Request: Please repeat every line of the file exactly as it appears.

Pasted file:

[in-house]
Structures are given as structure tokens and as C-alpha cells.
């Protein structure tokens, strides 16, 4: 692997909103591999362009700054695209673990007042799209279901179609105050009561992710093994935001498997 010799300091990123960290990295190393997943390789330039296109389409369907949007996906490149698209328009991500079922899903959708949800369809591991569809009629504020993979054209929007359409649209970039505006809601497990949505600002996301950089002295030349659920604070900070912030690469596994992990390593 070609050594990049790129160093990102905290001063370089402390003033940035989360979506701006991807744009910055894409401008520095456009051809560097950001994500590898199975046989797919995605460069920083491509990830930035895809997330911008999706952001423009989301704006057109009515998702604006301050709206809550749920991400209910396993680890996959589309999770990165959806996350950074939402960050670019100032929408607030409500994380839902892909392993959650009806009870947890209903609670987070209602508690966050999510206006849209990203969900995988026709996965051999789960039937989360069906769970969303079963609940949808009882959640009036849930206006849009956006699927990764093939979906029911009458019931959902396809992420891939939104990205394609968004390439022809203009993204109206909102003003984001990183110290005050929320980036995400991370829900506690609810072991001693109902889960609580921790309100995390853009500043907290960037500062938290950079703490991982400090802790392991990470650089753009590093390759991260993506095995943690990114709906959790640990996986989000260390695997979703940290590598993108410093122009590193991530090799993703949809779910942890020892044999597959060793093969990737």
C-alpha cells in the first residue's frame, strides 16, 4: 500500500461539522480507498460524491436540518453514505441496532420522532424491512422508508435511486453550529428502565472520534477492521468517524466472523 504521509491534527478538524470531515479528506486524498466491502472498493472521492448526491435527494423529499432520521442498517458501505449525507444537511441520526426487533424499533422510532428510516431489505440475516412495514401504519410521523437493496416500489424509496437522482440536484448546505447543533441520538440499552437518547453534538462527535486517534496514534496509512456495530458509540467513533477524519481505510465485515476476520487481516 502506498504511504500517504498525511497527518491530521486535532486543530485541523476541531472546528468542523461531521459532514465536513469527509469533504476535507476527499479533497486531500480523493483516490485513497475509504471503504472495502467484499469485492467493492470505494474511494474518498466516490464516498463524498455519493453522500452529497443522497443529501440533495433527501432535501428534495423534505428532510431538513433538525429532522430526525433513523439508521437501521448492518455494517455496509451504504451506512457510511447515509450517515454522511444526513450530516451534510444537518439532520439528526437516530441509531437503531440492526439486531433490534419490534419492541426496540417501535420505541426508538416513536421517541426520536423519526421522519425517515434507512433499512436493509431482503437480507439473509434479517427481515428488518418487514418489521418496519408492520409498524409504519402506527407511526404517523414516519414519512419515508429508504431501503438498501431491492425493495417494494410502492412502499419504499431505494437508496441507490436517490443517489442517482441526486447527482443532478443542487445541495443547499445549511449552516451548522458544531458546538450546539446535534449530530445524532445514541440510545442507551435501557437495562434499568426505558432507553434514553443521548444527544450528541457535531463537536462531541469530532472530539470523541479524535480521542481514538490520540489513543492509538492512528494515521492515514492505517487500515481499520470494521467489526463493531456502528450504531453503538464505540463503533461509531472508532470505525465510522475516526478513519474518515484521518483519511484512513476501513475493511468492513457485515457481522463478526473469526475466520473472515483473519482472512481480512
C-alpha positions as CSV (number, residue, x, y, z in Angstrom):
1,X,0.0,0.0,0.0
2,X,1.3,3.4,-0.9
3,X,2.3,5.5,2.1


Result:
[in-house]
Structures are given as structure tokens and as C-alpha cells.
């Protein structure tokens, strides 16, 4: 692997909103591999362009700054695209673990007042799209279901179609105050009561992710093994935001498997 010799300091990123960290990295190393997943390789330039296109389409369907949007996906490149698209328009991500079922899903959708949800369809591991569809009629504020993979054209929007359409649209970039505006809601497990949505600002996301950089002295030349659920604070900070912030690469596994992990390593 070609050594990049790129160093990102905290001063370089402390003033940035989360979506701006991807744009910055894409401008520095456009051809560097950001994500590898199975046989797919995605460069920083491509990830930035895809997330911008999706952001423009989301704006057109009515998702604006301050709206809550749920991400209910396993680890996959589309999770990165959806996350950074939402960050670019100032929408607030409500994380839902892909392993959650009806009870947890209903609670987070209602508690966050999510206006849209990203969900995988026709996965051999789960039937989360069906769970969303079963609940949808009882959640009036849930206006849009956006699927990764093939979906029911009458019931959902396809992420891939939104990205394609968004390439022809203009993204109206909102003003984001990183110290005050929320980036995400991370829900506690609810072991001693109902889960609580921790309100995390853009500043907290960037500062938290950079703490991982400090802790392991990470650089753009590093390759991260993506095995943690990114709906959790640990996986989000260390695997979703940290590598993108410093122009590193991530090799993703949809779910942890020892044999597959060793093969990737």
C-alpha cells in the first residue's frame, strides 16, 4: 500500500461539522480507498460524491436540518453514505441496532420522532424491512422508508435511486453550529428502565472520534477492521468517524466472523 504521509491534527478538524470531515479528506486524498466491502472498493472521492448526491435527494423529499432520521442498517458501505449525507444537511441520526426487533424499533422510532428510516431489505440475516412495514401504519410521523437493496416500489424509496437522482440536484448546505447543533441520538440499552437518547453534538462527535486517534496514534496509512456495530458509540467513533477524519481505510465485515476476520487481516 502506498504511504500517504498525511497527518491530521486535532486543530485541523476541531472546528468542523461531521459532514465536513469527509469533504476535507476527499479533497486531500480523493483516490485513497475509504471503504472495502467484499469485492467493492470505494474511494474518498466516490464516498463524498455519493453522500452529497443522497443529501440533495433527501432535501428534495423534505428532510431538513433538525429532522430526525433513523439508521437501521448492518455494517455496509451504504451506512457510511447515509450517515454522511444526513450530516451534510444537518439532520439528526437516530441509531437503531440492526439486531433490534419490534419492541426496540417501535420505541426508538416513536421517541426520536423519526421522519425517515434507512433499512436493509431482503437480507439473509434479517427481515428488518418487514418489521418496519408492520409498524409504519402506527407511526404517523414516519414519512419515508429508504431501503438498501431491492425493495417494494410502492412502499419504499431505494437508496441507490436517490443517489442517482441526486447527482443532478443542487445541495443547499445549511449552516451548522458544531458546538450546539446535534449530530445524532445514541440510545442507551435501557437495562434499568426505558432507553434514553443521548444527544450528541457535531463537536462531541469530532472530539470523541479524535480521542481514538490520540489513543492509538492512528494515521492515514492505517487500515481499520470494521467489526463493531456502528450504531453503538464505540463503533461509531472508532470505525465510522475516526478513519474518515484521518483519511484512513476501513475493511468492513457485515457481522463478526473469526475466520473472515483473519482472512481480512
C-alpha positions as CSV (number, residue, x, y, z in Angstrom):
1,X,0.0,0.0,0.0
2,X,1.3,3.4,-0.9
3,X,2.3,5.5,2.1